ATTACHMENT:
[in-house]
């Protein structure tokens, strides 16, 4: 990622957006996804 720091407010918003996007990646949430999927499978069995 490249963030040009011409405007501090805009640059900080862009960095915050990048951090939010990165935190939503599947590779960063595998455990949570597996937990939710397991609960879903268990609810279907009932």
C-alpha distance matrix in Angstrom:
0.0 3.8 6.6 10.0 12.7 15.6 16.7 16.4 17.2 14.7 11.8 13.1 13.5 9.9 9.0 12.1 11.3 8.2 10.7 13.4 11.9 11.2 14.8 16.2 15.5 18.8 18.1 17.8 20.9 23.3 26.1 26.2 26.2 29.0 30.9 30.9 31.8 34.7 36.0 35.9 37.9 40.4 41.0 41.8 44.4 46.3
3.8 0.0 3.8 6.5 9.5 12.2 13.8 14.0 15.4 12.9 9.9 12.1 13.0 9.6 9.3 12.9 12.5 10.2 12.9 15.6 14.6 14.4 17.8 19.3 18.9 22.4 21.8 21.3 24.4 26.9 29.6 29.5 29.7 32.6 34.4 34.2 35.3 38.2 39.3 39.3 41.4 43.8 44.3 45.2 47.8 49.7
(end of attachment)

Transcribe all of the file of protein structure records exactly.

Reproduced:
[in-house]
């Protein structure tokens, strides 16, 4: 990622957006996804 720091407010918003996007990646949430999927499978069995 490249963030040009011409405007501090805009640059900080862009960095915050990048951090939010990165935190939503599947590779960063595998455990949570597996937990939710397991609960879903268990609810279907009932």
C-alpha distance matrix in Angstrom:
0.0 3.8 6.6 10.0 12.7 15.6 16.7 16.4 17.2 14.7 11.8 13.1 13.5 9.9 9.0 12.1 11.3 8.2 10.7 13.4 11.9 11.2 14.8 16.2 15.5 18.8 18.1 17.8 20.9 23.3 26.1 26.2 26.2 29.0 30.9 30.9 31.8 34.7 36.0 35.9 37.9 40.4 41.0 41.8 44.4 46.3
3.8 0.0 3.8 6.5 9.5 12.2 13.8 14.0 15.4 12.9 9.9 12.1 13.0 9.6 9.3 12.9 12.5 10.2 12.9 15.6 14.6 14.4 17.8 19.3 18.9 22.4 21.8 21.3 24.4 26.9 29.6 29.5 29.7 32.6 34.4 34.2 35.3 38.2 39.3 39.3 41.4 43.8 44.3 45.2 47.8 49.7